OSErr HMSetBalloonContents (balloonContents: INTEGER);
CONST   { types of balloon contents }
    helium = 0;
    air = 1;
    water = 2;
    whippedCream = 3;

with balloonContents set to something greater than helium.

Kudos to our readers who care enough to ask us terrific and well thought-out questions. The answers are supplied by our teams of technical gurus; our thanks to all. Special thanks to Pete "Luke" Alexander, Sonya Andreae, Mark Baumwell, Mike Bell, Jim "Im" Beninghaus, Rich Collyer, Neil Day, Tim Dierks, Marcie "MG" Griffin, C.K. Haun, Pete Helme, Dave Hersey, Dennis Hescox, Jim Luther, Joseph Maurer, Jim Mensch, Guillermo Ortiz, Craig Prouse, Dave Radcliffe, Greg Robbins, Jack Robson, Kent Sandvik, Paul Snively, Bryan "Stearno" Stearns, Forrest Tanaka, Vincent Tapia, John Wang, and Scott "Zz" Zimmerman for the material in this Q & A column.*

Have more questions? Need more answers? Take a look at the Dev Tech Answers library on AppleLink (updated weekly) or at the Q & A stack on the Developer CD Series disc.*


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NextWorth Solutions, with its online and in-store electronics trade-in programs including, reports that it has experienced a 103 percent surge in quoted trade-in values over the... Read more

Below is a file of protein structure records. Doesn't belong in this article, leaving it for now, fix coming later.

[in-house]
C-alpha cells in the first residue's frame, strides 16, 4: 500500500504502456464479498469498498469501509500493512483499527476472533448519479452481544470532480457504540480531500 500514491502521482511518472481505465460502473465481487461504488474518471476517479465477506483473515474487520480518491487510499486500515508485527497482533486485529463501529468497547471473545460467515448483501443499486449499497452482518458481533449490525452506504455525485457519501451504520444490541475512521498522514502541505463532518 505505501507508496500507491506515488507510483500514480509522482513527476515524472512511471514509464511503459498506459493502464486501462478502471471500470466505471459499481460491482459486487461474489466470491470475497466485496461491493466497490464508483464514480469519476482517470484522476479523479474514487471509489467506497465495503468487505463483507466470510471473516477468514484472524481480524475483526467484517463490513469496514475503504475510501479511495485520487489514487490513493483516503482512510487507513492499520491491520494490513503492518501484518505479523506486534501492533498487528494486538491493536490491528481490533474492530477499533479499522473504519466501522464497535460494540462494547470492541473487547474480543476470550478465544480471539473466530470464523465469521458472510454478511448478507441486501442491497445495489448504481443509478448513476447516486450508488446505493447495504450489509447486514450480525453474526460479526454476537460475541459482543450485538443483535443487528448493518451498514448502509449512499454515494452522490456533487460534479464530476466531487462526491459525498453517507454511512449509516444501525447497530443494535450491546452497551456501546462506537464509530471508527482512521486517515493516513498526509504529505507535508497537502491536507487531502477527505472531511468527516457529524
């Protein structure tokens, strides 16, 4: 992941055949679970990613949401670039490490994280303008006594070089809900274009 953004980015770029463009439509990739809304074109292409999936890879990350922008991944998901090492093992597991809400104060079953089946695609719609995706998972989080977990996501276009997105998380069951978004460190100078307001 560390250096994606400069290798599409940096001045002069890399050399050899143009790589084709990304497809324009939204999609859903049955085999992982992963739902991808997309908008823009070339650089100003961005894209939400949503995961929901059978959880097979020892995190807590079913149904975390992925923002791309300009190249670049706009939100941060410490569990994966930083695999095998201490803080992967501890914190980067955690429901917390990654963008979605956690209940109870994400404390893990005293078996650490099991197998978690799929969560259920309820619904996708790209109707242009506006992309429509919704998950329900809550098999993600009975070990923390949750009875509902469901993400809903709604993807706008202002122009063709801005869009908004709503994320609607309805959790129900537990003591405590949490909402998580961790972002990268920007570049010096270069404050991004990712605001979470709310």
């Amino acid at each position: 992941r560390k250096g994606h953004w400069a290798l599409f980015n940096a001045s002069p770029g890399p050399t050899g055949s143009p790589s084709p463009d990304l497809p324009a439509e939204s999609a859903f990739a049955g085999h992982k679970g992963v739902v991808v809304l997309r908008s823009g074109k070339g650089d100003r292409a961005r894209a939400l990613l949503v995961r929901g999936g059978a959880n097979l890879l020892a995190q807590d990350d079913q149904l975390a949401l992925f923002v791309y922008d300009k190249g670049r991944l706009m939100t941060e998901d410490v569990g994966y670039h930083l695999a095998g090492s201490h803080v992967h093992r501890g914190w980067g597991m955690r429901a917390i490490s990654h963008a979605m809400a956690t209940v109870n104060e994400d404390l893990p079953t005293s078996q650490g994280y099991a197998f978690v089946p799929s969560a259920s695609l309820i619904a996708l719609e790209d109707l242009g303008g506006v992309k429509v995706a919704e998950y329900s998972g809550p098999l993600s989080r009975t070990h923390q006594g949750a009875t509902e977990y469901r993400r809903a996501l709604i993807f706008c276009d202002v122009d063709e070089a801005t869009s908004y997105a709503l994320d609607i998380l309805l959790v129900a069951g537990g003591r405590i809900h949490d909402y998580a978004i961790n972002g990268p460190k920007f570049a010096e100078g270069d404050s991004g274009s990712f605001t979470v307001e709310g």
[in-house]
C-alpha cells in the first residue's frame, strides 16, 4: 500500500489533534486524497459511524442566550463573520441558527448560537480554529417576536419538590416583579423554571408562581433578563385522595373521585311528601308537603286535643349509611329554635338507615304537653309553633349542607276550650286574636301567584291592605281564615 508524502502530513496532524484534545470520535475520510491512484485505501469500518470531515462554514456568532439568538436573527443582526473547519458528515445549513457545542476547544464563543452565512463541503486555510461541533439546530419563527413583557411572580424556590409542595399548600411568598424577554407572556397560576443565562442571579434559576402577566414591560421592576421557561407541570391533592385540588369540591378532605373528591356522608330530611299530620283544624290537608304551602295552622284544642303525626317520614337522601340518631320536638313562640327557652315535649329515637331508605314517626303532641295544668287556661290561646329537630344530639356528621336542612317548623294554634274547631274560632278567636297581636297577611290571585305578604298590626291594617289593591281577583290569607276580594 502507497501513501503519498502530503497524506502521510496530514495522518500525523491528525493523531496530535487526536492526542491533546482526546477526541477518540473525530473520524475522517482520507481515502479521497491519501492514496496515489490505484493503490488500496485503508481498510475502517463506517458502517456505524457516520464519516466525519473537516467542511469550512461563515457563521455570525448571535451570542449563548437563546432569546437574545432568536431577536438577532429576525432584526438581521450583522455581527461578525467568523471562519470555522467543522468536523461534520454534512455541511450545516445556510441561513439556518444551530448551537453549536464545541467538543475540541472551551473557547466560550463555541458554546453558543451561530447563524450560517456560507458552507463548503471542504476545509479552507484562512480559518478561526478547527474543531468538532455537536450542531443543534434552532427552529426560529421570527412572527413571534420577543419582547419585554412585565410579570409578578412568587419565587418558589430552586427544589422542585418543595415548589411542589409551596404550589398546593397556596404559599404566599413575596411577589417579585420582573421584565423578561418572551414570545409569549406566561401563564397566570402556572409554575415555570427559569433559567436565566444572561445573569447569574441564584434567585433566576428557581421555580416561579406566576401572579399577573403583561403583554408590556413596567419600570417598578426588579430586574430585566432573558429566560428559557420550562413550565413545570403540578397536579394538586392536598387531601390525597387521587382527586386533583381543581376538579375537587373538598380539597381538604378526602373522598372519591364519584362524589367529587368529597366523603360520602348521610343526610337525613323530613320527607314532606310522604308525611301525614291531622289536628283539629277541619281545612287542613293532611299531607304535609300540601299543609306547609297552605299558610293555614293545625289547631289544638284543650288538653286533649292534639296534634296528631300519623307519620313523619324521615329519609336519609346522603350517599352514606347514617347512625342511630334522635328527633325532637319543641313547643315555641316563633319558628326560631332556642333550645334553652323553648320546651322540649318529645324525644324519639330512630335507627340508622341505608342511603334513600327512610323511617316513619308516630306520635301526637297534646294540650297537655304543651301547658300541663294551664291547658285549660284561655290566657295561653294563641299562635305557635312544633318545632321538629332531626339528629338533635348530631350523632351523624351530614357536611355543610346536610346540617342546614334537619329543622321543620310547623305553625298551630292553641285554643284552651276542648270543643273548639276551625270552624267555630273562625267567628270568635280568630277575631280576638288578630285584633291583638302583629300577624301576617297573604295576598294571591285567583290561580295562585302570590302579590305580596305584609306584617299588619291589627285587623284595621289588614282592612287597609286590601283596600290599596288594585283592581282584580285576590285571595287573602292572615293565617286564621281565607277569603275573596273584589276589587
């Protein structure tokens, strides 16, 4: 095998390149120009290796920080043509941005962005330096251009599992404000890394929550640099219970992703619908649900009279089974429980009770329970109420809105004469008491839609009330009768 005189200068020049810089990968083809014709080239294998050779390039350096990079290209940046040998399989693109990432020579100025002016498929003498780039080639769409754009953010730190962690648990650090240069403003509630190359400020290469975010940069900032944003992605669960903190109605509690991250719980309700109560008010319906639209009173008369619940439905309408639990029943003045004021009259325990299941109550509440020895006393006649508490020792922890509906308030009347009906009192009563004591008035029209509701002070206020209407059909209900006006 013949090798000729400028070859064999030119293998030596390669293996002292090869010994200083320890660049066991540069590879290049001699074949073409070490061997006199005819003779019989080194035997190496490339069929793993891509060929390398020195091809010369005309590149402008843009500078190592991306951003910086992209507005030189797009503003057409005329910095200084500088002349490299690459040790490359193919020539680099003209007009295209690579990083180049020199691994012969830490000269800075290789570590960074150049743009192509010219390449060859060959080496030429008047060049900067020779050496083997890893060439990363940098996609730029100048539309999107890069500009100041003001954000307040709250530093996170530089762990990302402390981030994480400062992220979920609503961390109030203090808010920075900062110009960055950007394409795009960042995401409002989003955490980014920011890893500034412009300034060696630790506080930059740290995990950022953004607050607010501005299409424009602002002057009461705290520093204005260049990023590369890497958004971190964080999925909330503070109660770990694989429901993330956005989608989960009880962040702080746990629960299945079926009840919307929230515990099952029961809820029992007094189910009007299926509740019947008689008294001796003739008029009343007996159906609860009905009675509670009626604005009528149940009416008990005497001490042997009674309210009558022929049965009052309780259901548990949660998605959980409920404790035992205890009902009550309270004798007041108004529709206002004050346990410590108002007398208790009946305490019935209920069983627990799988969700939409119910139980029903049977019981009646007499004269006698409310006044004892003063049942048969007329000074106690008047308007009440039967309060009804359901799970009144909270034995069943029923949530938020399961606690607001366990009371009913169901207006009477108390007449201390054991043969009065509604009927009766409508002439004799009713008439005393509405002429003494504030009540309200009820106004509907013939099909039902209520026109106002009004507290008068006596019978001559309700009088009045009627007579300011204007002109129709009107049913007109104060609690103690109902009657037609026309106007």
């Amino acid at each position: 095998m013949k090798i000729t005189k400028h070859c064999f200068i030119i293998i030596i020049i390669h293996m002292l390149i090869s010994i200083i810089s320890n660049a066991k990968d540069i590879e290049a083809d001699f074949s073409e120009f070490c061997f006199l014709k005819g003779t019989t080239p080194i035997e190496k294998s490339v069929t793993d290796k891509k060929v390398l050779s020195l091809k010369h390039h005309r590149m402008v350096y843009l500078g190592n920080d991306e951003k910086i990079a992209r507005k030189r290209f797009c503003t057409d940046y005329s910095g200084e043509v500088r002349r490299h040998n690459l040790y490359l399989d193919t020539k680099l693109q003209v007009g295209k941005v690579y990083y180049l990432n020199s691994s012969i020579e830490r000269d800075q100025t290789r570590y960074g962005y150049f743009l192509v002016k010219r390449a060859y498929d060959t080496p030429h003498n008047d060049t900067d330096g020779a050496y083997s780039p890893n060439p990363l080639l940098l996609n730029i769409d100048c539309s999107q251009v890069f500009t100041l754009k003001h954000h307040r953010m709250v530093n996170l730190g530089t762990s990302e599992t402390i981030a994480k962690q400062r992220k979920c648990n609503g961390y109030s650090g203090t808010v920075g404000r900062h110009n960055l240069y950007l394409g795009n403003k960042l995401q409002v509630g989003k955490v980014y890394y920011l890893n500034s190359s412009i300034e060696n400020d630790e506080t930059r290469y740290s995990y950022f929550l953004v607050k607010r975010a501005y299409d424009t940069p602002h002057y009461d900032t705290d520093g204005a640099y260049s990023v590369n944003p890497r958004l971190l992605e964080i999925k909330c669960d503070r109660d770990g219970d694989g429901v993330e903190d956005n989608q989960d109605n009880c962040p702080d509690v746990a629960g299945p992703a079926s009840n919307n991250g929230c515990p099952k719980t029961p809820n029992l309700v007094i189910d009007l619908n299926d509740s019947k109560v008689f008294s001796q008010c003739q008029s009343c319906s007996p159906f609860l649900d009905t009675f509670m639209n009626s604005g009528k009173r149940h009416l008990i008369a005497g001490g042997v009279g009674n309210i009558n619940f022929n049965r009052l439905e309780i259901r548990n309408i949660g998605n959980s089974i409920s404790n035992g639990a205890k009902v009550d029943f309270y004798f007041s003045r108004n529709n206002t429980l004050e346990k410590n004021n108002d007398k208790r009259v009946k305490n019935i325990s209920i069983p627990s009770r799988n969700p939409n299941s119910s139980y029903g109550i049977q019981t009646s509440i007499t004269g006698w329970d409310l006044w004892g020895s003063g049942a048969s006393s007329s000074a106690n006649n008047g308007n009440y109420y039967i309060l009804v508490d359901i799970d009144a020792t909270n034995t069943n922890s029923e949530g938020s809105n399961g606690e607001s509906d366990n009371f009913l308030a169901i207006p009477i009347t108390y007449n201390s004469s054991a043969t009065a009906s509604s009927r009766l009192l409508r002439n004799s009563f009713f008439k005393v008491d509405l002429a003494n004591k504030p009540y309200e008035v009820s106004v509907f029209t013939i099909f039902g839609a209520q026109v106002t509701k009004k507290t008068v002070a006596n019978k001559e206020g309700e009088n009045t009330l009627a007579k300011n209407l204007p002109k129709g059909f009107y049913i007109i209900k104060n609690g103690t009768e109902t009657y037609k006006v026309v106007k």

Jobs Board

*Apple* Music, Business Operations - Apple I...
Changing the world is all in a day039s work at Apple . If you love innovation, here039s your chance to make a career of it. You039ll work hard. But the job comes with Read more
WW *Apple* Retail Online Store: Customer In...
**Job Summary** The Apple Retail - Online Store is seeking an experienced web merchandising analytics professional to join the Customer Insights Team. The Web Read more
Senior Payments Security Manager - *Apple*...
**Job Summary** Apple , Inc. is looking for a highly motivated, innovative and hands-on senior payments security manager to join the Apple Pay security team. You will Read more
Software QA Engineer, *Apple* Pay Security...
**Job Summary** Imagine what you could do here. At Apple , great ideas have a way of becoming great products, services, and customer experiences very quickly. Bring Read more
Business Process Engineer ( *Apple* Online S...
**Job Summary** The Apple Online Support Planning team is looking for an experienced Business Process engineer to lead key business process improvement initiatives Read more